If memory serves, the original use of the term CNL was more in accordance with the definition I gave: A constrained subset of NL syntax to support representation of a constrained semantic domain.
Rather than redefine the term CNL, I'd propose using Fred Thompson's term "sublanguage", to refer to a subset of a natural language used for a specific semantic domain.

> >> Why haven't these great ideas become the foundation for the Semantic
> >> Web? Should they be considered? If not, why not? If so, how?
> >
> > Perhaps one answer to the first question is that Berners-Lee (1998)
> > specifically disclaimed "A Semantic Web is not Artificial Intelligence".
> Yes, but... If you look at his DAML proposal (2000), he cites a wide
> range of AI systems and researchers. [...]  The
> disputes were not between AI and non-AI methods. They were disputes
> between different AI factions.
> I suspect that the primary reason for Tim's statement was political:
> The non-AI members of the W3C had a bad impression of AI based on
> many years of unfulfilled promises (hype) from the AI community.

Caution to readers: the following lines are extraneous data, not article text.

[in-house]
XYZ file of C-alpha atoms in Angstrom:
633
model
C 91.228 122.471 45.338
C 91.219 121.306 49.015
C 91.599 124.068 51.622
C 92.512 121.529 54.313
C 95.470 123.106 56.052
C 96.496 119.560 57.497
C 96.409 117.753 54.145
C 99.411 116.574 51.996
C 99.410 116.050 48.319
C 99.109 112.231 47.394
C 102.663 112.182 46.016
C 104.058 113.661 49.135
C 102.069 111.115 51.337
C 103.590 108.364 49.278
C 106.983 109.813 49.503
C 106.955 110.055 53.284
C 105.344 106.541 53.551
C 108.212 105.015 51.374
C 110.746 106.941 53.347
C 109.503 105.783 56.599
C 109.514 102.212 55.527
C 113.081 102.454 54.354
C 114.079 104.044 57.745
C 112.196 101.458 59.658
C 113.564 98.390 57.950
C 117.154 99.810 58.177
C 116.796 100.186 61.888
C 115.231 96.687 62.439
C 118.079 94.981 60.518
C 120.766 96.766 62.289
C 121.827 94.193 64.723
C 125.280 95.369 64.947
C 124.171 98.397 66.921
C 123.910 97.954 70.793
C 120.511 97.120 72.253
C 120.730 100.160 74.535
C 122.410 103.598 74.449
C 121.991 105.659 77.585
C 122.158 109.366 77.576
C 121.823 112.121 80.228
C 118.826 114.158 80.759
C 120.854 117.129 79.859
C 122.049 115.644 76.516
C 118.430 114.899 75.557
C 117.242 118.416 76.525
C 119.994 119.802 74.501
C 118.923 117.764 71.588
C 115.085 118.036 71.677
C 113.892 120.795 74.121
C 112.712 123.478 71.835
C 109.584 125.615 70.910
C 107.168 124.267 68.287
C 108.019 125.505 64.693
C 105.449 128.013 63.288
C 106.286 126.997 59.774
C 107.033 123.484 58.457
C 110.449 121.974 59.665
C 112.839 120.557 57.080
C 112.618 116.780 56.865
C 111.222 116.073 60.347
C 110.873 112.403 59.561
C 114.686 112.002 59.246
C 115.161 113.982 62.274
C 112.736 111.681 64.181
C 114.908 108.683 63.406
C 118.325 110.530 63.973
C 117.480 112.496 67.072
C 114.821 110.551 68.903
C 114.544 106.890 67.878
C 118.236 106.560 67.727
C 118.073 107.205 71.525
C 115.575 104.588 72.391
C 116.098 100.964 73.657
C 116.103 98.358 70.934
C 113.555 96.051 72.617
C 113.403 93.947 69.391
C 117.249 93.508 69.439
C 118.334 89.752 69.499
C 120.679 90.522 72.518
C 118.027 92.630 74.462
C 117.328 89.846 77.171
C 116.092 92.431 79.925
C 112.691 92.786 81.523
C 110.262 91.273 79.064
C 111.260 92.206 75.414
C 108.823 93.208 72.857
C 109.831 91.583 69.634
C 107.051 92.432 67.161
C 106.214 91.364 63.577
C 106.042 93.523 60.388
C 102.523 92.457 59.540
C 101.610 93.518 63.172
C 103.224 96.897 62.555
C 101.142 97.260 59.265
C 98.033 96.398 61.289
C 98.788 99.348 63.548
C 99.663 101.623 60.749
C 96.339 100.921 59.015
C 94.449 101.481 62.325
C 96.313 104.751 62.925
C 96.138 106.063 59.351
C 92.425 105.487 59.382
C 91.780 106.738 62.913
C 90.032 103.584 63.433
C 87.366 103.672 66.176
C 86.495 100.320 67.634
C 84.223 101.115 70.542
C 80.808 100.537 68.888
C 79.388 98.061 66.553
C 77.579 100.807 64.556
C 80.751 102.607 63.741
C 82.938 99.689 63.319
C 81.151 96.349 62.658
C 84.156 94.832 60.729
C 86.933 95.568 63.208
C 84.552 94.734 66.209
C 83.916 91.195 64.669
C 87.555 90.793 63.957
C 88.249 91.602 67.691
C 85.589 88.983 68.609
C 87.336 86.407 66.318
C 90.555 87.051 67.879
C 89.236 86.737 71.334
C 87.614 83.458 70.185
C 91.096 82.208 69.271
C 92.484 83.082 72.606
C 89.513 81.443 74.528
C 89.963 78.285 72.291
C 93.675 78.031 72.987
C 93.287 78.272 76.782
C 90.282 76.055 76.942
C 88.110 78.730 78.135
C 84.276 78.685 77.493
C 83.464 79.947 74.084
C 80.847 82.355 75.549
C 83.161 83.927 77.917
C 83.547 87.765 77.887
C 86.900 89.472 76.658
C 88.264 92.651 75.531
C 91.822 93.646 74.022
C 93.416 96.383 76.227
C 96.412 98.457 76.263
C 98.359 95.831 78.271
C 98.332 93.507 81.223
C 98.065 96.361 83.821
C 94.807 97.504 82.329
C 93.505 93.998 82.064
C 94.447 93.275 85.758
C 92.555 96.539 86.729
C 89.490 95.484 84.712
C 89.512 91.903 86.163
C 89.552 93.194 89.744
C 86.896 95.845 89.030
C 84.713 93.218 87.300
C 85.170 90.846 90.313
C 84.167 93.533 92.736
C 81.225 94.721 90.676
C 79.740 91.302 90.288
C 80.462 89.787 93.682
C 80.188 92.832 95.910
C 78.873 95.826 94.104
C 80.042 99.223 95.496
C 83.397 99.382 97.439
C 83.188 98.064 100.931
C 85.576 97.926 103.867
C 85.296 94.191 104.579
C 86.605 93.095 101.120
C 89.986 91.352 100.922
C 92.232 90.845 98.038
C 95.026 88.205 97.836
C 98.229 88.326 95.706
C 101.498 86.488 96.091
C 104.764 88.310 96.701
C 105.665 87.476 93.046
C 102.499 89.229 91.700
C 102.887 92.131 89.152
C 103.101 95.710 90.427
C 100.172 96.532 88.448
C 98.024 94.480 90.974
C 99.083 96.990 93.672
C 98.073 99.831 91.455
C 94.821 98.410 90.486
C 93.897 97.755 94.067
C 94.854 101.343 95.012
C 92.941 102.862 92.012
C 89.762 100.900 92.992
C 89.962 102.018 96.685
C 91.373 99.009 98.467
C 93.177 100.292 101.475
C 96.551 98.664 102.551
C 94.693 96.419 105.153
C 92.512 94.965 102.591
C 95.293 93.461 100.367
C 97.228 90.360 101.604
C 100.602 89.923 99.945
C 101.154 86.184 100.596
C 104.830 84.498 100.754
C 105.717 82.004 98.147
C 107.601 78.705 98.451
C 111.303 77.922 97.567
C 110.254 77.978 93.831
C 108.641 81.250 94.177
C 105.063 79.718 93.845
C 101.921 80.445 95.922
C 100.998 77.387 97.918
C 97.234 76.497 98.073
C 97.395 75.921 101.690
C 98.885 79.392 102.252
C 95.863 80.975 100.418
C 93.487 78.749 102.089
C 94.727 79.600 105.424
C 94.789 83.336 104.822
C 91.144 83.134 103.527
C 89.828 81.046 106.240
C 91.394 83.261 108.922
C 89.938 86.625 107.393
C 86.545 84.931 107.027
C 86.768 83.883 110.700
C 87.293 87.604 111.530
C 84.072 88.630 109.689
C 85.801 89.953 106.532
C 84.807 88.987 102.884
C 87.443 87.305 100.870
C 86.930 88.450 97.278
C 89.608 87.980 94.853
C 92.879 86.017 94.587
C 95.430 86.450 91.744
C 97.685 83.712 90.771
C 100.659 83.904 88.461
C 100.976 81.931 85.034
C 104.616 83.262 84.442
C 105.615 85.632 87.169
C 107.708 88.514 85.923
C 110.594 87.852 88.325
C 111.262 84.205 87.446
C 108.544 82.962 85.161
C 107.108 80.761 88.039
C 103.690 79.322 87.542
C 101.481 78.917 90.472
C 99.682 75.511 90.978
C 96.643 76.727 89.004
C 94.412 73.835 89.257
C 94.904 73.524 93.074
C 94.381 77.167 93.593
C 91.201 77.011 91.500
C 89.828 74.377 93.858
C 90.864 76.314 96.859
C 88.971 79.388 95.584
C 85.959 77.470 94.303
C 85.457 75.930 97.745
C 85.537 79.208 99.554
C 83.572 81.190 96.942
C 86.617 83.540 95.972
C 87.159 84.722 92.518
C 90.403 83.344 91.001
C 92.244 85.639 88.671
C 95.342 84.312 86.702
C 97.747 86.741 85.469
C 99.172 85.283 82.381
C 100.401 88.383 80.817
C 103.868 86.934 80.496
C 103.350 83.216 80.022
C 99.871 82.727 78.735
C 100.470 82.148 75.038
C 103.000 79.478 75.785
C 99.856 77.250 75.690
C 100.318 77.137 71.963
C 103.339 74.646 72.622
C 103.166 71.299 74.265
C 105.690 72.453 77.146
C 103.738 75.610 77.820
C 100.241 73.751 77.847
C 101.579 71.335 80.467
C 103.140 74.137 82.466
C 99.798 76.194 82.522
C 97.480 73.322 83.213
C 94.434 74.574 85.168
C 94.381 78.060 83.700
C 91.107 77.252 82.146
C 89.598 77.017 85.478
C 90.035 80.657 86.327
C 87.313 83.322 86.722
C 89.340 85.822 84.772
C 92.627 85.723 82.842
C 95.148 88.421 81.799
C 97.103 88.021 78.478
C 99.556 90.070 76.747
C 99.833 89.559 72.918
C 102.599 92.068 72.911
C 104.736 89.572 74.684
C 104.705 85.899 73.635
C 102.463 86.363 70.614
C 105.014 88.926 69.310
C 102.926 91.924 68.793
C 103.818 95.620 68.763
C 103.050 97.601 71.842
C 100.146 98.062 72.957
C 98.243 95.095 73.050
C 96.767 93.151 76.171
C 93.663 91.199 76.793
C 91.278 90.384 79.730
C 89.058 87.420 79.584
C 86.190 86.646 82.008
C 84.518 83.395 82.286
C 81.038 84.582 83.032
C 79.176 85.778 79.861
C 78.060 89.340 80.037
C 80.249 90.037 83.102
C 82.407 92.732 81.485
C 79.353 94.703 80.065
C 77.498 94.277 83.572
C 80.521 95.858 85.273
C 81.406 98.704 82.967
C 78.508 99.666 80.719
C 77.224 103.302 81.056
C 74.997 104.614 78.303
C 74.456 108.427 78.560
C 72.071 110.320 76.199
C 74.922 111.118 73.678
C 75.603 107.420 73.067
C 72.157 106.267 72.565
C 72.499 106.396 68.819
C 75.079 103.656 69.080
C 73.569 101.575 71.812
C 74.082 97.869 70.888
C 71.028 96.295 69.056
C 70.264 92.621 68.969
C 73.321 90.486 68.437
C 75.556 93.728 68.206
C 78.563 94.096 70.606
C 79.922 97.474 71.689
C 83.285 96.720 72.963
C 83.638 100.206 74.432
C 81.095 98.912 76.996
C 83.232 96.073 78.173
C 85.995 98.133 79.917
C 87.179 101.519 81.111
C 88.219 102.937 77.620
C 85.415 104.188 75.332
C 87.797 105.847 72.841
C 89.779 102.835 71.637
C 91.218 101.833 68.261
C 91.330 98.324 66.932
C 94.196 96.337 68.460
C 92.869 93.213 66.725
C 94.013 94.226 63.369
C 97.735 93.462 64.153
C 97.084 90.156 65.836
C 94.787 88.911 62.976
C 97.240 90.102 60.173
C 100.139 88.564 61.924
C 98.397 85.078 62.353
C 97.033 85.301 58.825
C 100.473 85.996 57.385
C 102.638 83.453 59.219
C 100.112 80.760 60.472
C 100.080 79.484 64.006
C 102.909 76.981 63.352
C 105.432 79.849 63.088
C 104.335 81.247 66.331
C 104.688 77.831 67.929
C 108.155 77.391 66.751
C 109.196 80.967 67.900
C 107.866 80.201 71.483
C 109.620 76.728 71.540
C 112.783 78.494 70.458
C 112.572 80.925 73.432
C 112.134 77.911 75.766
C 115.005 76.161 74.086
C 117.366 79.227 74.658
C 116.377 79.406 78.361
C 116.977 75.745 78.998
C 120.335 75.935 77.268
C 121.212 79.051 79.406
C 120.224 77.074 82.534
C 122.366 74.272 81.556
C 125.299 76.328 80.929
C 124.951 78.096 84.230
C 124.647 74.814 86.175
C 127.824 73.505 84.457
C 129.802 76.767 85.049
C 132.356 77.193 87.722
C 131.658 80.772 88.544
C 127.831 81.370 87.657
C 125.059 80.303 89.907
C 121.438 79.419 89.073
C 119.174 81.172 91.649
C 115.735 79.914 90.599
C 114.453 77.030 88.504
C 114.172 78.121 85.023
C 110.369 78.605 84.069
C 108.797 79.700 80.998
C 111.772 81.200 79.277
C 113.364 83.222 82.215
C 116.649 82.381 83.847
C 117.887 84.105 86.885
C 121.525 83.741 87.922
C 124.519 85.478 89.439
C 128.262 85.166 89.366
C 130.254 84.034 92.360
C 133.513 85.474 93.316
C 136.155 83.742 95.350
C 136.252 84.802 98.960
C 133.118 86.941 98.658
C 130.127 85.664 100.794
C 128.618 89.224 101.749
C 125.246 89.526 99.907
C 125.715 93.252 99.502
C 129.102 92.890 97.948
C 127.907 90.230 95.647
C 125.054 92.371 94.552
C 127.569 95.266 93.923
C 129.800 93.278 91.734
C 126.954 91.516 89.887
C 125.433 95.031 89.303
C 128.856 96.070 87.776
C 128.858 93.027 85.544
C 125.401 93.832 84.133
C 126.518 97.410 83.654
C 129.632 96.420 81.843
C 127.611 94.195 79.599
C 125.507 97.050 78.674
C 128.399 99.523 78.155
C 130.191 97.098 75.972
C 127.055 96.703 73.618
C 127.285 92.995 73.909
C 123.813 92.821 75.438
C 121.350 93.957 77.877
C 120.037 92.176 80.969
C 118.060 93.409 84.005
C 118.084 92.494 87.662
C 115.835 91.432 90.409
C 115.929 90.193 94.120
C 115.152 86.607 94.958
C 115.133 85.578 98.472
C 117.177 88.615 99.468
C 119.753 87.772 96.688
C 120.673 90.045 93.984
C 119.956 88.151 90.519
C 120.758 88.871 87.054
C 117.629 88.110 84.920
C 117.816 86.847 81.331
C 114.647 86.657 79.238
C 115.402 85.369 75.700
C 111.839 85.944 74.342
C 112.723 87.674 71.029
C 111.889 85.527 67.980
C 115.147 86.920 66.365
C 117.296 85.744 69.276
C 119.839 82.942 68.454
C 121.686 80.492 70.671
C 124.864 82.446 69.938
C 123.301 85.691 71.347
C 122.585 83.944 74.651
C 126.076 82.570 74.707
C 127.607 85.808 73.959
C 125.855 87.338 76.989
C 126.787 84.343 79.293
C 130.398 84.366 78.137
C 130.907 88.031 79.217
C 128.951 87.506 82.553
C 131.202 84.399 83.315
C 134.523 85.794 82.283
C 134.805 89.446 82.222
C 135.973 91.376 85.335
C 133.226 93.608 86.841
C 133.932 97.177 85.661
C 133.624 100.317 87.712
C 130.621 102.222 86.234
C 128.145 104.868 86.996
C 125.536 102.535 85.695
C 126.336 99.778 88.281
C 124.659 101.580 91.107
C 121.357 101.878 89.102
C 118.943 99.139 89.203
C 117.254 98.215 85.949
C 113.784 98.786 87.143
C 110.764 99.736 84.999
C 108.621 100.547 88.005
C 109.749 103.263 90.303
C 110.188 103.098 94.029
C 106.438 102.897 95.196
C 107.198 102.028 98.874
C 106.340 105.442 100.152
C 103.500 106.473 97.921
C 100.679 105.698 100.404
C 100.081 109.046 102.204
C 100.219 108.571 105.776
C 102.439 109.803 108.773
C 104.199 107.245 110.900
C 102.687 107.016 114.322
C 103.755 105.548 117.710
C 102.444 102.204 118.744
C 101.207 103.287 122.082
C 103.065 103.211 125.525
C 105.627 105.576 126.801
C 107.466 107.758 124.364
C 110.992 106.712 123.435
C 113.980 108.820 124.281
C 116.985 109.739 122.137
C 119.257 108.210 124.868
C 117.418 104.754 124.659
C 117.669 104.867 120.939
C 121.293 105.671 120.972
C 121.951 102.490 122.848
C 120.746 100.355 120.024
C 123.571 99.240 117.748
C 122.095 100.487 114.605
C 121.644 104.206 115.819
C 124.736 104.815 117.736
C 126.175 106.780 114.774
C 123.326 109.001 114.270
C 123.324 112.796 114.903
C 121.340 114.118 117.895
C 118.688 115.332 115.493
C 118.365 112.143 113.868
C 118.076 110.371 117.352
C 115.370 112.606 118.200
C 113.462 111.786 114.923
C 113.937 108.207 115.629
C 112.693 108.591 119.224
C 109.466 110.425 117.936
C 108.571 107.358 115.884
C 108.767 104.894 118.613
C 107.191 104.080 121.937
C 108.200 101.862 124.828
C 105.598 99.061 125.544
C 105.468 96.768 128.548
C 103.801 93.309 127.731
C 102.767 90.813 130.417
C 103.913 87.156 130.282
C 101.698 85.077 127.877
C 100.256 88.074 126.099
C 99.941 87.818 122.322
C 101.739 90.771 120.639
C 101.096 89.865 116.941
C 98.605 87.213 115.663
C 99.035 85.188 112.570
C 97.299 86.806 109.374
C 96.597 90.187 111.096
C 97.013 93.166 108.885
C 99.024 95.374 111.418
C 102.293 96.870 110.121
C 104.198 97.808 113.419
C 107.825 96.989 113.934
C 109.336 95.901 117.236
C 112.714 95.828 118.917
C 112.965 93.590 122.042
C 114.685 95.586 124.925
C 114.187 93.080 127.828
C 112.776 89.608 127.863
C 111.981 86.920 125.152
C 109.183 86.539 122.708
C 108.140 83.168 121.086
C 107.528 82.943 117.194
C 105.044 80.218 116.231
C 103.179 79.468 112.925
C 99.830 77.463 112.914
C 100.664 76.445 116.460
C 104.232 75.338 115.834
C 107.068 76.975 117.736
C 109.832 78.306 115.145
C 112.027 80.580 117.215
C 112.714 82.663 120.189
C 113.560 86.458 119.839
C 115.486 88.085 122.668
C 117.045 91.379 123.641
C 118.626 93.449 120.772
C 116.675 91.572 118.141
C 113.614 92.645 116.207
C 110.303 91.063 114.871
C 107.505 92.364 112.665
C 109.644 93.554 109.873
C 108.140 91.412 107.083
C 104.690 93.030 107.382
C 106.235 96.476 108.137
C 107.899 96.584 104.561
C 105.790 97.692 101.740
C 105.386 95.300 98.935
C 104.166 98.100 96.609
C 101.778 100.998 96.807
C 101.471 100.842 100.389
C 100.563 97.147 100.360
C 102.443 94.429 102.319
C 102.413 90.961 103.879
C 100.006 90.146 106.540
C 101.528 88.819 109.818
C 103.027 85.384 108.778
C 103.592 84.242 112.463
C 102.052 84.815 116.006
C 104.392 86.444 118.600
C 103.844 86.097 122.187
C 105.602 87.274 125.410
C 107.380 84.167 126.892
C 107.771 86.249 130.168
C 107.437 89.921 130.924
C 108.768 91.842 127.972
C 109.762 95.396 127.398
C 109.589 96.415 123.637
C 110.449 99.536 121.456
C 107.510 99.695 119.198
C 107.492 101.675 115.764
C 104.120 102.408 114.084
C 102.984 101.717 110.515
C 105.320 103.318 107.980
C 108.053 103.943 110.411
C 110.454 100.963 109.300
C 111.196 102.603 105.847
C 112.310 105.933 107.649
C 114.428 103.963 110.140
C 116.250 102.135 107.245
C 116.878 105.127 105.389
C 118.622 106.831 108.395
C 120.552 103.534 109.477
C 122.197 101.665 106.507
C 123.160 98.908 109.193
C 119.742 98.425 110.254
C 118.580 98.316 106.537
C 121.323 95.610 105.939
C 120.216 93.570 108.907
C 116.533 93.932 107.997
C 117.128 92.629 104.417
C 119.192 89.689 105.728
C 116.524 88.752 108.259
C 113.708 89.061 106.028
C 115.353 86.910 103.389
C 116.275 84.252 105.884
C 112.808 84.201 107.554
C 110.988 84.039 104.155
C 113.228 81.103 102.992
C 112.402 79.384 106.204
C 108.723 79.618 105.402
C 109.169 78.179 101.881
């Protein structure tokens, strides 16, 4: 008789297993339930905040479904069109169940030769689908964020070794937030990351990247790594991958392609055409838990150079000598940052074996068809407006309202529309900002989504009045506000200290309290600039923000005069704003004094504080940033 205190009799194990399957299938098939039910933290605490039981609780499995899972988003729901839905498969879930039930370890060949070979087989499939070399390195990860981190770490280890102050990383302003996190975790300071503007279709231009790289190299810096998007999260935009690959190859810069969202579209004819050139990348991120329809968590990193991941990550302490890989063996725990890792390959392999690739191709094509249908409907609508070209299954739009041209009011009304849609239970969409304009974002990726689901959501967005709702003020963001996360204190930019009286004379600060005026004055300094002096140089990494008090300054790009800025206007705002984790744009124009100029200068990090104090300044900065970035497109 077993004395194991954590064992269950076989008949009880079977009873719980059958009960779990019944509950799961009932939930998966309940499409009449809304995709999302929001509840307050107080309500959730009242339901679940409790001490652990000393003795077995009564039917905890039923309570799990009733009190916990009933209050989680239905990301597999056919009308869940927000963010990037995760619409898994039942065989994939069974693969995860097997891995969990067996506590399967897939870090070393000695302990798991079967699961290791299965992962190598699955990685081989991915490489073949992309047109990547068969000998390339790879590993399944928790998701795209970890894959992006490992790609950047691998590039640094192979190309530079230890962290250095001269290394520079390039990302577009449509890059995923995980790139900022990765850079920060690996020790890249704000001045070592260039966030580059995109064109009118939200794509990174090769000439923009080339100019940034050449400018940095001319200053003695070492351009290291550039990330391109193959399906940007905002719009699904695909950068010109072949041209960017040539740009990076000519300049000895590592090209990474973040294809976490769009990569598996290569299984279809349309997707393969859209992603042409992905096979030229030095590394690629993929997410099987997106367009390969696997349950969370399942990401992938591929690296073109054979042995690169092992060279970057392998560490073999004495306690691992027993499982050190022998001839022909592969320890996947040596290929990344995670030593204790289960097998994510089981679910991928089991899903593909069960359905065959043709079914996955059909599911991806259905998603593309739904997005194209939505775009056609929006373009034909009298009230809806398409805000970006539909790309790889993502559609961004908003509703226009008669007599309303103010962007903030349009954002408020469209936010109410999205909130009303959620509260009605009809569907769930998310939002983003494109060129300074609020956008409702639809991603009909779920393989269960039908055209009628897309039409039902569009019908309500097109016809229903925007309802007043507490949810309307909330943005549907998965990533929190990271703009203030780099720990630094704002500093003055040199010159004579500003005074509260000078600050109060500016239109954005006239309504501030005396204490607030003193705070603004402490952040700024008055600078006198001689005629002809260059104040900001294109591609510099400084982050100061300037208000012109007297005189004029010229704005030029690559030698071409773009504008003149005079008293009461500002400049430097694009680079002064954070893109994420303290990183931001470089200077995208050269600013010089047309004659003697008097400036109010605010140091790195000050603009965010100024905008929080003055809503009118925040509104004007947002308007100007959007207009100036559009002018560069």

This seems likely. 
I wonder to what extent Thompson's sublanguages could be supported, with the technologies developed for the Semantic Web. (?) His 1992 proposal for telephone-computers (to support a worldwide network of sublanguages) was published in parallel with the global public emergence of Berners-Lee's WWW. Perhaps by the time the Semantic Web was proposed in 1998, most people had forgotten about Thompson's proposal, if they were ever aware of it.

> > Regarding how to develop these ideas going forward, my recommendation
> > is that people work on developing systems according to the TalaMind
> > approach.
> If, as I suggested, you adopt a loose definition of CNL, that could
> include a large family of methods -- ranging from Ed Lowry's PROSE,
> Fred & Bozena Thompson's ASK, the VivoMind methods outlined above,
> to many other systems that have been developed in AI.
Yes, but this large family of methods would not correspond to my use of the term "TalaMind", to refer to the approach described above. The TalaMind approach appears to be different, for the reasons discussed above.
Thesis information (for readers new to the thread):